Property

As Canberra grows, do we need to set higher environmental standards for developers?

Genevieve Jacobs19 April 2021
Lumi Collection development

A 300-year-old box tree anchors the Lumi Collection development. Photo: Supplied.

A majestic 300-year-old box tree stands like a guiding light at one end of the Lumi Collection development in Gungahlin. And in many senses, that’s exactly its role.

Two apartment blocks take their cues in size and scale from the registered tree, which was treated with kid gloves to ensure that its hydrology was unaffected by the construction process.

“When you find a tree like this one in Canberra, it’s our harbour views,” says developer George Kathelakis from KDN, as several parrots coast in to roost in its branches. “It comes with so many bonuses, including the wildlife, so why would you ever remove it? We started with the tree and worked backwards to preserve it.”

Lumi Collection is now substantially sold, another apartment development in the rapidly growing precinct near Yerrabi Pond. Sustainability and good design in the form of solar orientation and practical features were fundamental principles for KDN Group.

But in a town that prides itself on the image of a clean, green bush capital, how easy is it to actually deliver high environmental standards? And will developers make money doing so?


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“The regulatory regime is imposed on you to begin with,” Kathelakis says. “That’s the baseline, but it shouldn’t be about reaching the bare minimum of what you can get away with.

“When you undertake to set new benchmarks, you take risks. For us, it’s a careful measure of how much additional cost you add and how that can fairly be reflected in the price of the units. We will largely be controlled by the market, and if the market is not ready or prepared to accept the price of those extra sustainability measures, you can’t achieve the results.”

There are government incentives for implementing higher environmental outcomes. Kathelakis says these could have been claimed at an EER rating of 7, while Lumi achieves 8.9, but they sit at the minimum rather than encouraging the very best design across the development as a whole.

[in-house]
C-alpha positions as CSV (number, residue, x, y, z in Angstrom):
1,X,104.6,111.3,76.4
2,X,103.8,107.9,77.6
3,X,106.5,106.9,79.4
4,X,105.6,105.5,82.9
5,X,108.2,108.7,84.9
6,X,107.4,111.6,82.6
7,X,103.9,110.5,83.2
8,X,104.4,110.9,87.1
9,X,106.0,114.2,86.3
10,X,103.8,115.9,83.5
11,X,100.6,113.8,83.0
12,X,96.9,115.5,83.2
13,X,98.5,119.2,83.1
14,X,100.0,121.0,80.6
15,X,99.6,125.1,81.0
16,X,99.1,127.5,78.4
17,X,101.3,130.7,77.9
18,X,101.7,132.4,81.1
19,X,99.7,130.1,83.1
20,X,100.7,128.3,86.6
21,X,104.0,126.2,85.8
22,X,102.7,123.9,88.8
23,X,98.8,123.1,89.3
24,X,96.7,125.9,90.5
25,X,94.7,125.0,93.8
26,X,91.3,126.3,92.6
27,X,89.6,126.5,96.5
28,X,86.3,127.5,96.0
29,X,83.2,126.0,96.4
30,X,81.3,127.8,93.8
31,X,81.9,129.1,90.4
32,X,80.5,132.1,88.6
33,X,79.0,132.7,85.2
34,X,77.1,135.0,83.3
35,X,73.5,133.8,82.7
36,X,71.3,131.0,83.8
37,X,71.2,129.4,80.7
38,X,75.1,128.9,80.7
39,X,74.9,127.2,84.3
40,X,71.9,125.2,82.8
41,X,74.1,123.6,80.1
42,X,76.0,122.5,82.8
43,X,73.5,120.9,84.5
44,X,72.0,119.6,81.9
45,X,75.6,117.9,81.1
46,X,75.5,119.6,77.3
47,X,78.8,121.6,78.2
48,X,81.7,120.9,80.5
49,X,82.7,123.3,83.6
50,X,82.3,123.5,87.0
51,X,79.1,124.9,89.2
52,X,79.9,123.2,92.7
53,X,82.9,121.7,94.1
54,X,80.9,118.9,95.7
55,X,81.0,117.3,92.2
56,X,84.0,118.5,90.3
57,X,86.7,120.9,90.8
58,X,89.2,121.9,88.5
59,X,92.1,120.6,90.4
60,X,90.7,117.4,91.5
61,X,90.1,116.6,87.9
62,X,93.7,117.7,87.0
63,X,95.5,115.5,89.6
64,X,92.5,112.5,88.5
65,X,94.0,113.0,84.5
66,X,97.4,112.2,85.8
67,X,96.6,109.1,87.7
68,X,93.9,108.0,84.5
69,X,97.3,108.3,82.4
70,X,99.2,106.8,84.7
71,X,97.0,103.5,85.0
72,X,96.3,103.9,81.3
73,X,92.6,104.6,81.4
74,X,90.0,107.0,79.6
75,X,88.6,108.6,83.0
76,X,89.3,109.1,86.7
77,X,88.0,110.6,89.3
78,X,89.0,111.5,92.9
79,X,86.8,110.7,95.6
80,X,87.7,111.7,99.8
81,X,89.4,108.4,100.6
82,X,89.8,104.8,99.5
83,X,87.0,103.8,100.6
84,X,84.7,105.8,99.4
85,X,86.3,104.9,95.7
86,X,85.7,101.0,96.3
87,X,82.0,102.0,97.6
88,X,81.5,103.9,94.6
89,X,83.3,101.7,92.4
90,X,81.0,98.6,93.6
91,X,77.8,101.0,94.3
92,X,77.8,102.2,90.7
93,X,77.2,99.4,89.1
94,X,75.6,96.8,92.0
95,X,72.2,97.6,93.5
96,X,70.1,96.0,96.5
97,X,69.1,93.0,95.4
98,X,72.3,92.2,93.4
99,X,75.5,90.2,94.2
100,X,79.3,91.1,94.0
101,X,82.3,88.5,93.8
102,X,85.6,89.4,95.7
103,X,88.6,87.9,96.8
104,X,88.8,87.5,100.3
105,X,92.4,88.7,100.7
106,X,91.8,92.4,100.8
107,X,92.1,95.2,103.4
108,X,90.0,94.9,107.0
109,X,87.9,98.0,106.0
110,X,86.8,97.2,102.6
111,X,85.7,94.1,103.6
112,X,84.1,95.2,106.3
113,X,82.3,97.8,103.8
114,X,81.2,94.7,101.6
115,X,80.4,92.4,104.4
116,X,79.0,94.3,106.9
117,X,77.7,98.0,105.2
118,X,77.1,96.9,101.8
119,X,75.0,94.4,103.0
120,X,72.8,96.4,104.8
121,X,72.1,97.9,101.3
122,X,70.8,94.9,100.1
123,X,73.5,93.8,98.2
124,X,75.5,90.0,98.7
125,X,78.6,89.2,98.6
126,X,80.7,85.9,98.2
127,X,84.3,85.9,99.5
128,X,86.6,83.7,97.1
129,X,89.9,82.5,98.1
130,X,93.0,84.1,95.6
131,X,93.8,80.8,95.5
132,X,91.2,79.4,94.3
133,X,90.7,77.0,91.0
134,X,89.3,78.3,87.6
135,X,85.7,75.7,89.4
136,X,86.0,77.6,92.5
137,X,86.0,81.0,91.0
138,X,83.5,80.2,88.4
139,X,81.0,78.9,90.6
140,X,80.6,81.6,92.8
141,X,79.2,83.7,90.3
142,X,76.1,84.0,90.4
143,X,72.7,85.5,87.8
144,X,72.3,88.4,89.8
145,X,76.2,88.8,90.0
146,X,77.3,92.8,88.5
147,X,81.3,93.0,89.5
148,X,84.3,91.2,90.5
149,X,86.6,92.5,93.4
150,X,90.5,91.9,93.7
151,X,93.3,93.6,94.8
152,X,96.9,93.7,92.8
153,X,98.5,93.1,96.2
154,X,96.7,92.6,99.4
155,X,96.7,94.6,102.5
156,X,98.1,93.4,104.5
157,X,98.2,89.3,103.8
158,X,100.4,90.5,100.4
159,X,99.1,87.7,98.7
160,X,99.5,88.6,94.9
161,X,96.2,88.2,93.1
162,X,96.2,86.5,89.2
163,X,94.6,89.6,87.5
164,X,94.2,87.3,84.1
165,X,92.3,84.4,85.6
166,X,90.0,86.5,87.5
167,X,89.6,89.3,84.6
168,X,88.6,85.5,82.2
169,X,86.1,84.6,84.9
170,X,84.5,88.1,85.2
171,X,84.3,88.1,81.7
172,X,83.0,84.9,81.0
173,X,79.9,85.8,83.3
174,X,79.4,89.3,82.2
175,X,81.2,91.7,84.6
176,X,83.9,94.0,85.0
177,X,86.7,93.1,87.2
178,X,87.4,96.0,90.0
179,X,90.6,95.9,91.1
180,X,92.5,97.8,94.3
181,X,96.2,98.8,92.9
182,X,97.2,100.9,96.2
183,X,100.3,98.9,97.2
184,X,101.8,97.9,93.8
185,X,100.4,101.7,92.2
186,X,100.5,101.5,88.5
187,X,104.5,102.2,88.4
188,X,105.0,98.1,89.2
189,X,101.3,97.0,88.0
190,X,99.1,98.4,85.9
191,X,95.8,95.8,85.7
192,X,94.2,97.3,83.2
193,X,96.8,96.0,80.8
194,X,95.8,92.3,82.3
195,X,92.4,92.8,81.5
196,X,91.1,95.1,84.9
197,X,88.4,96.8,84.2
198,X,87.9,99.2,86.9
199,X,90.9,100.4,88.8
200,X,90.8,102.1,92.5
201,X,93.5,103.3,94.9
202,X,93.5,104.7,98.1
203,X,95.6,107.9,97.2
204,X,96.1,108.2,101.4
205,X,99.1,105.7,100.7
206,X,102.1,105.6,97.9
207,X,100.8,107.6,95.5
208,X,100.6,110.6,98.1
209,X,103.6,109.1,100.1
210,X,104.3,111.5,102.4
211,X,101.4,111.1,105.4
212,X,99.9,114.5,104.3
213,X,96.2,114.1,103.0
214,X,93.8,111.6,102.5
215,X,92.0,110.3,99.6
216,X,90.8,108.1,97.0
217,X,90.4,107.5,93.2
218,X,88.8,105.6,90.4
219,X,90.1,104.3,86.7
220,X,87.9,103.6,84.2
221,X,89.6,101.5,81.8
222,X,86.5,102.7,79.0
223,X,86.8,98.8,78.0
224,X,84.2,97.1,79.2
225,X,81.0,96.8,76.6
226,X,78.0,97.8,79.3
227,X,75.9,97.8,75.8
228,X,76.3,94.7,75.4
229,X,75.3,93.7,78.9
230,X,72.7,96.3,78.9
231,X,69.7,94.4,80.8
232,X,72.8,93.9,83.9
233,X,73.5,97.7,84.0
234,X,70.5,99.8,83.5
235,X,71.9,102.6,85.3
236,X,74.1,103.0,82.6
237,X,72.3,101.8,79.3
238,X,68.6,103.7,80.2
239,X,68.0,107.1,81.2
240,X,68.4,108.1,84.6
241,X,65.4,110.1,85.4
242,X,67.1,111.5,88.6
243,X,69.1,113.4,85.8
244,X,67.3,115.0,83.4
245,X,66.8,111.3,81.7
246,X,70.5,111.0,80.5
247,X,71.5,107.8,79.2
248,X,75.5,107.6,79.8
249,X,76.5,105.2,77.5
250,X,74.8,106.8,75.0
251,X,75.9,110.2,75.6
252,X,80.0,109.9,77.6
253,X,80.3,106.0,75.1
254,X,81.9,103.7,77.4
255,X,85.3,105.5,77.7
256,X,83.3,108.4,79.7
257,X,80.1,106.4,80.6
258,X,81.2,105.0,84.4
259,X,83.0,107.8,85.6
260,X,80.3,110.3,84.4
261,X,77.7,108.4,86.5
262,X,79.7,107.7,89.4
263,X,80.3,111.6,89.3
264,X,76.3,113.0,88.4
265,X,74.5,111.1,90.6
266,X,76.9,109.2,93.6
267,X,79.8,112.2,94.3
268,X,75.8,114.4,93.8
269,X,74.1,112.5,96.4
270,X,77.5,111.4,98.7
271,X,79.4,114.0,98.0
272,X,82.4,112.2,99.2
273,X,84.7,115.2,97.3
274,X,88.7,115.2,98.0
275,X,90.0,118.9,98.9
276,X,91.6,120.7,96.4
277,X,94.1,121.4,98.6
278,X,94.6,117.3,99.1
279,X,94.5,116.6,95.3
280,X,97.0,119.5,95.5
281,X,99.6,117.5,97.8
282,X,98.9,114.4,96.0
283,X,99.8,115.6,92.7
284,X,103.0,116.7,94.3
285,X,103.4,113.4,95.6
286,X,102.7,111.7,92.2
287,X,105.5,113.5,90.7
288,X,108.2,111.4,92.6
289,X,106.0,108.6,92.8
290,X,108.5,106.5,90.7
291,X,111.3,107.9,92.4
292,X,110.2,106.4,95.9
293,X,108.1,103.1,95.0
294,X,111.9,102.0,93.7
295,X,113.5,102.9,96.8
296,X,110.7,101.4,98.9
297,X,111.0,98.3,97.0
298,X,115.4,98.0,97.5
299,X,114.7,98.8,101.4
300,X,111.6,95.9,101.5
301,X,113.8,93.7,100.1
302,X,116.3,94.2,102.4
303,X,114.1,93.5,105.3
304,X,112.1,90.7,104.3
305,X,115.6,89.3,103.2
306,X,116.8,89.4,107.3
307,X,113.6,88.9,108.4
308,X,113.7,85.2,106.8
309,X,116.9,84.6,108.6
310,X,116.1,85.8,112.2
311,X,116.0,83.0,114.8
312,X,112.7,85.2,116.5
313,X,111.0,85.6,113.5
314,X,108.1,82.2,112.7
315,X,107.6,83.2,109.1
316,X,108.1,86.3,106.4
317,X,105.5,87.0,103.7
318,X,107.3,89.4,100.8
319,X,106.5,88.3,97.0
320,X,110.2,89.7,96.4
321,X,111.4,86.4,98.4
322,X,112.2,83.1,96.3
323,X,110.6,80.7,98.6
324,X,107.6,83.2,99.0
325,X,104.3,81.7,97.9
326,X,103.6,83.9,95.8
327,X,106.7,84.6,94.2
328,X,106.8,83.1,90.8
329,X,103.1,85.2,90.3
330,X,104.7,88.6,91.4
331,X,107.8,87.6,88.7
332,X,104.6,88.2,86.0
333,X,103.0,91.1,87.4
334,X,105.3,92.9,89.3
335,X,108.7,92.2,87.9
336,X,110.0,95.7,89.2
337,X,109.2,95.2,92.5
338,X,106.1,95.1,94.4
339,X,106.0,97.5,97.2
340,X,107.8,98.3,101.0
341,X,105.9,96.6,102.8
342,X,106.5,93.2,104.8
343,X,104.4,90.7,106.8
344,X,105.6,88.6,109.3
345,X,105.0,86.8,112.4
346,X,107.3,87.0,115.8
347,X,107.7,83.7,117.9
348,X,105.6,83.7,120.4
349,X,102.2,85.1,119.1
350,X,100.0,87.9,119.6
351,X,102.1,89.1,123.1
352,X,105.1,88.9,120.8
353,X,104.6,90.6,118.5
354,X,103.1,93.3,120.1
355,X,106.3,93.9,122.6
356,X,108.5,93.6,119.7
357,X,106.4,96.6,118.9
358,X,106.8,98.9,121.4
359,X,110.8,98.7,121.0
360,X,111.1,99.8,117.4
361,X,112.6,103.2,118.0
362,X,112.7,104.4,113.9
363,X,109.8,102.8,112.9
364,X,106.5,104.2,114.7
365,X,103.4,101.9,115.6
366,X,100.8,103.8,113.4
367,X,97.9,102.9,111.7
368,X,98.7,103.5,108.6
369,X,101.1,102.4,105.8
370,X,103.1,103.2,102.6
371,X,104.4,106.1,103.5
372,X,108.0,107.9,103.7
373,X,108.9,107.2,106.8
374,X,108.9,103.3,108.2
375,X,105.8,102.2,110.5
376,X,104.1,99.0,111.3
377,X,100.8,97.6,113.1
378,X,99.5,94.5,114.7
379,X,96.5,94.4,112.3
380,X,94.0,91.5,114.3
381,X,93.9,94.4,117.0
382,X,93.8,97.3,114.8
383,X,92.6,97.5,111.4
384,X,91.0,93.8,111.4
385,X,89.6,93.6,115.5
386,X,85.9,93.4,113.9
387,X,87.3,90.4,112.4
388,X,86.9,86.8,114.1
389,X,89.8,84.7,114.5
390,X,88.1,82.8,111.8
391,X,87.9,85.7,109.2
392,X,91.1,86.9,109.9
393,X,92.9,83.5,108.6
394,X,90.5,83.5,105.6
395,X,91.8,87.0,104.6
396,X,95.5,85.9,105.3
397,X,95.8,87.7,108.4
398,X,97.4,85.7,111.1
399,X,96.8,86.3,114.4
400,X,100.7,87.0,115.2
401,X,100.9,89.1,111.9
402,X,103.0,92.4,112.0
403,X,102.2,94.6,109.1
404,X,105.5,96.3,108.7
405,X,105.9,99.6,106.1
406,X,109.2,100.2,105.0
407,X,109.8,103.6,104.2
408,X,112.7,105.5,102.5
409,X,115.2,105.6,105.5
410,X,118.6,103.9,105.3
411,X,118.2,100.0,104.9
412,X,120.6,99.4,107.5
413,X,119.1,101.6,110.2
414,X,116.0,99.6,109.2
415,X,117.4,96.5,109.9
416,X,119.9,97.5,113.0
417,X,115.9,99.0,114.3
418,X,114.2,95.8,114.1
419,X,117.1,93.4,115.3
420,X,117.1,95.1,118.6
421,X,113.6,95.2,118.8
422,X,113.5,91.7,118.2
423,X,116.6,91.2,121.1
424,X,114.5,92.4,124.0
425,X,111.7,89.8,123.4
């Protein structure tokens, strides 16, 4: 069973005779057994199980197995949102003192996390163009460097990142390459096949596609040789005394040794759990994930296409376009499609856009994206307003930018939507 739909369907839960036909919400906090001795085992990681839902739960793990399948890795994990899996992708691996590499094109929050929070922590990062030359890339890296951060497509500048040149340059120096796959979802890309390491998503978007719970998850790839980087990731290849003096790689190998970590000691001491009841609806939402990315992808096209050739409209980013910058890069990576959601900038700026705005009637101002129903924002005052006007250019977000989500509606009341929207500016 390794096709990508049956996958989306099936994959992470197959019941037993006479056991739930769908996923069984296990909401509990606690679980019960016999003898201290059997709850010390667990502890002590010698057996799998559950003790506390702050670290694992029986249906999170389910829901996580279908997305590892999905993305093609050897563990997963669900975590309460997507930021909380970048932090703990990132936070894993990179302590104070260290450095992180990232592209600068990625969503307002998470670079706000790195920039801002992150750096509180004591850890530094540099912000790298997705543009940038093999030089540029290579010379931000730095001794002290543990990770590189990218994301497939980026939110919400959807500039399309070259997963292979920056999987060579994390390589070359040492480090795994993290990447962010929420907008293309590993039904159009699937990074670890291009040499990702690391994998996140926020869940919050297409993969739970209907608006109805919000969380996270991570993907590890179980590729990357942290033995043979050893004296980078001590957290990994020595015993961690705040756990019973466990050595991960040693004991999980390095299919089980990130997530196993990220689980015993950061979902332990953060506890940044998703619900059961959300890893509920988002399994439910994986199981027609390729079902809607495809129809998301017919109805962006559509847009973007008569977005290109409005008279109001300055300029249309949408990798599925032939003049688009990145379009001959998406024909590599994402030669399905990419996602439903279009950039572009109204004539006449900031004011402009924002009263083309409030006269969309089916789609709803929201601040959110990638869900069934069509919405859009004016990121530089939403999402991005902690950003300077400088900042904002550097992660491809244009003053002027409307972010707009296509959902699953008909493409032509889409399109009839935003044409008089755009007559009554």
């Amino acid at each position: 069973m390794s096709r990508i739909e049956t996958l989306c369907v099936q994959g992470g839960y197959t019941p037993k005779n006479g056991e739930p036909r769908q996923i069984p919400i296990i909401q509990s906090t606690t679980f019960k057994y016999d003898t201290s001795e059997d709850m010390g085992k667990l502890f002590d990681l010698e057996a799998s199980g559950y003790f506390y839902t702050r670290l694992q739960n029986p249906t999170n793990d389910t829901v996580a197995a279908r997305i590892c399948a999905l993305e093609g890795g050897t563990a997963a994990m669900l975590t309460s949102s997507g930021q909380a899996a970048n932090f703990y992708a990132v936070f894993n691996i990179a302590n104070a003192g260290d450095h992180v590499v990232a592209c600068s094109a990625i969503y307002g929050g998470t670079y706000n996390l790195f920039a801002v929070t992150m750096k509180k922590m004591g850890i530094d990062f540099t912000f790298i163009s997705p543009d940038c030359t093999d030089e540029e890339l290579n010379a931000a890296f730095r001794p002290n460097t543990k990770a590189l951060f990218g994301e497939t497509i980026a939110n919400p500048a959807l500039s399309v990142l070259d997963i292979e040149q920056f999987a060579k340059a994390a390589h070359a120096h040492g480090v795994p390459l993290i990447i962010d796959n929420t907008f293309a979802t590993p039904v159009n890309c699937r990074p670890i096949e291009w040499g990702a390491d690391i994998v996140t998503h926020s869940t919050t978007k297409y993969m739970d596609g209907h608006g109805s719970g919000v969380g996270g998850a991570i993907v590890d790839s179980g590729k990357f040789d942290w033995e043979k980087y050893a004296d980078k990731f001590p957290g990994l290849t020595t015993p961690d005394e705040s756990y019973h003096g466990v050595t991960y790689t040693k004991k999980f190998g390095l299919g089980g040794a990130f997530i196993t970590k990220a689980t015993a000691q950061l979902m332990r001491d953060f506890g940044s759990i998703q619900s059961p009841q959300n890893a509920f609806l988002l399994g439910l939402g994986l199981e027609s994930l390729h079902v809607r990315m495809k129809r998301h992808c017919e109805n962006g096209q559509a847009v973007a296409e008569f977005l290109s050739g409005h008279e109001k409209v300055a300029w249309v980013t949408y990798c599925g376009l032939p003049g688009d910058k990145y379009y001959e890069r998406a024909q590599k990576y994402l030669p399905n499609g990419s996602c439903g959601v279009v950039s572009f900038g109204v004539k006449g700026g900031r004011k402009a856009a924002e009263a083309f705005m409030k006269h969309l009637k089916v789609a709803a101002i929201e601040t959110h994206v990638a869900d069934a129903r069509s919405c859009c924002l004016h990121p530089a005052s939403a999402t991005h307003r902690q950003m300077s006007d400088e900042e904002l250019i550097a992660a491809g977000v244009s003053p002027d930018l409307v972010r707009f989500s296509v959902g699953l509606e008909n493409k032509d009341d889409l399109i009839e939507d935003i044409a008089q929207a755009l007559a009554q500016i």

Lumi Collection

North-facing units embrace the retained significant tree. Photo: Supplied.

The system also means that sustainability measures can be averaged across a development rather than standardised for all units. High-performing units can elevate the rating for a development that also includes west-facing units without sun shading and still meet compliance standards.

“I don’t accept that myself,” Kathelakis says. “When you get a design like this, they shouldn’t be approved.

“Living in good design makes a difference. It’s not rocket science, and it doesn’t have to rely on high tech or sophisticated mechanical systems. Heat recovery units, for example, are not mandatory in the national construction code. They’re mentioned almost as a throwaway.

“If you’re building in Canberra, you should have thermally broken windows and a heat exchange as an absolute minimum. Those two things would solve a lot of sustainability and cost issues in new buildings.”

Lumi includes those features as a standard measure, along with insulation, recesses and orientation. The trade-off was a slightly less efficient building configuration – the yield on the site wasn’t as high as it could have been.

“Is that worth it? At times we weren’t sure,” Kathelakis admits, although he says close collaboration between the architects, designers, developer and builders shows what can be achieved. He thinks buyers also respond well when they’re shown how the whole precinct operates, from balconies to driveways, waste rooms and communal spaces as well as their own apartment.

“I think planning authority would agree there should be tougher consequences for poor design, but that’s very hard when the planning system is backwards,” Kathelakis says. “It’s constructed around trying to prevent the worst possible product, not promote the best product.”

Once a development is unit titled and constructed, there is no going back on bad design and poor sustainability measures.

“Someone has to endure the pain of that forever and a day. I think there’s a professional obligation to do the right thing in the first place and sometimes push back on the grounds of people being able to live a comfortable existence in the property for years to come.

“As a developer, you should be asking, would I be happy living here myself?”

Original Article published by Genevieve Jacobs on The RiotACT.

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